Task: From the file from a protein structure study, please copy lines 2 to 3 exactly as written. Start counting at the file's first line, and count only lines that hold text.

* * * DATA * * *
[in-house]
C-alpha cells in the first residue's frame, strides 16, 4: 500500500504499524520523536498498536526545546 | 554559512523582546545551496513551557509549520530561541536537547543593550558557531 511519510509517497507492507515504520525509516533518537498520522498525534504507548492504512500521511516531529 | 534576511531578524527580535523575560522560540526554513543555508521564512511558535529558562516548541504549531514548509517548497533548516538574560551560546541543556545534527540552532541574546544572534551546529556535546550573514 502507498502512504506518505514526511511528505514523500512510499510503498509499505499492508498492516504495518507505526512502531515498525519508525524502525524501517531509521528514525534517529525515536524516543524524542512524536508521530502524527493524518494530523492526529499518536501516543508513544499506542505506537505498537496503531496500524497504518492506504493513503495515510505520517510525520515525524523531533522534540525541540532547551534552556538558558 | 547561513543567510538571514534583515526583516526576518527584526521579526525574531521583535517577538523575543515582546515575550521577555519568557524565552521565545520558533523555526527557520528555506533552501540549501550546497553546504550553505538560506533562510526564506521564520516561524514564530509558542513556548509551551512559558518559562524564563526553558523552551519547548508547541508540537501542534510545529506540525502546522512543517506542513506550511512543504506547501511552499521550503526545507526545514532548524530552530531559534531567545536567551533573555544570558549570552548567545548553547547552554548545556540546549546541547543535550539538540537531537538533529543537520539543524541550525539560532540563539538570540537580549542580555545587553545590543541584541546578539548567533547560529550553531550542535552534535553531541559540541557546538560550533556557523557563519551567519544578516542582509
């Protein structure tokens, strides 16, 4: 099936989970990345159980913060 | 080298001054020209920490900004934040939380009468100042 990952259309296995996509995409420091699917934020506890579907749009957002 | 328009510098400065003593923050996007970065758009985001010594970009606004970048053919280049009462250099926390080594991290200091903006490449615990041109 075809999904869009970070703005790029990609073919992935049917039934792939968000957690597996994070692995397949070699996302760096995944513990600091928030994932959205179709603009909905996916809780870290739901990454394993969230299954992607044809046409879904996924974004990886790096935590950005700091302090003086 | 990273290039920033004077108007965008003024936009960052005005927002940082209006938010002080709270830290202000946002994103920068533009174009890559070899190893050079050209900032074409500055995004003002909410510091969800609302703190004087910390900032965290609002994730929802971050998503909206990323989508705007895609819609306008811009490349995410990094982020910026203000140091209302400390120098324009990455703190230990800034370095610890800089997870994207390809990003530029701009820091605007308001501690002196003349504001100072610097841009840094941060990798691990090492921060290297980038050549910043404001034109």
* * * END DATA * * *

C-alpha cells in the first residue's frame, strides 16, 4: 500500500504499524520523536498498536526545546 | 554559512523582546545551496513551557509549520530561541536537547543593550558557531 511519510509517497507492507515504520525509516533518537498520522498525534504507548492504512500521511516531529 | 534576511531578524527580535523575560522560540526554513543555508521564512511558535529558562516548541504549531514548509517548497533548516538574560551560546541543556545534527540552532541574546544572534551546529556535546550573514 502507498502512504506518505514526511511528505514523500512510499510503498509499505499492508498492516504495518507505526512502531515498525519508525524502525524501517531509521528514525534517529525515536524516543524524542512524536508521530502524527493524518494530523492526529499518536501516543508513544499506542505506537505498537496503531496500524497504518492506504493513503495515510505520517510525520515525524523531533522534540525541540532547551534552556538558558 | 547561513543567510538571514534583515526583516526576518527584526521579526525574531521583535517577538523575543515582546515575550521577555519568557524565552521565545520558533523555526527557520528555506533552501540549501550546497553546504550553505538560506533562510526564506521564520516561524514564530509558542513556548509551551512559558518559562524564563526553558523552551519547548508547541508540537501542534510545529506540525502546522512543517506542513506550511512543504506547501511552499521550503526545507526545514532548524530552530531559534531567545536567551533573555544570558549570552548567545548553547547552554548545556540546549546541547543535550539538540537531537538533529543537520539543524541550525539560532540563539538570540537580549542580555545587553545590543541584541546578539548567533547560529550553531550542535552534535553531541559540541557546538560550533556557523557563519551567519544578516542582509
């Protein structure tokens, strides 16, 4: 099936989970990345159980913060 | 080298001054020209920490900004934040939380009468100042 990952259309296995996509995409420091699917934020506890579907749009957002 | 328009510098400065003593923050996007970065758009985001010594970009606004970048053919280049009462250099926390080594991290200091903006490449615990041109 075809999904869009970070703005790029990609073919992935049917039934792939968000957690597996994070692995397949070699996302760096995944513990600091928030994932959205179709603009909905996916809780870290739901990454394993969230299954992607044809046409879904996924974004990886790096935590950005700091302090003086 | 990273290039920033004077108007965008003024936009960052005005927002940082209006938010002080709270830290202000946002994103920068533009174009890559070899190893050079050209900032074409500055995004003002909410510091969800609302703190004087910390900032965290609002994730929802971050998503909206990323989508705007895609819609306008811009490349995410990094982020910026203000140091209302400390120098324009990455703190230990800034370095610890800089997870994207390809990003530029701009820091605007308001501690002196003349504001100072610097841009840094941060990798691990090492921060290297980038050549910043404001034109």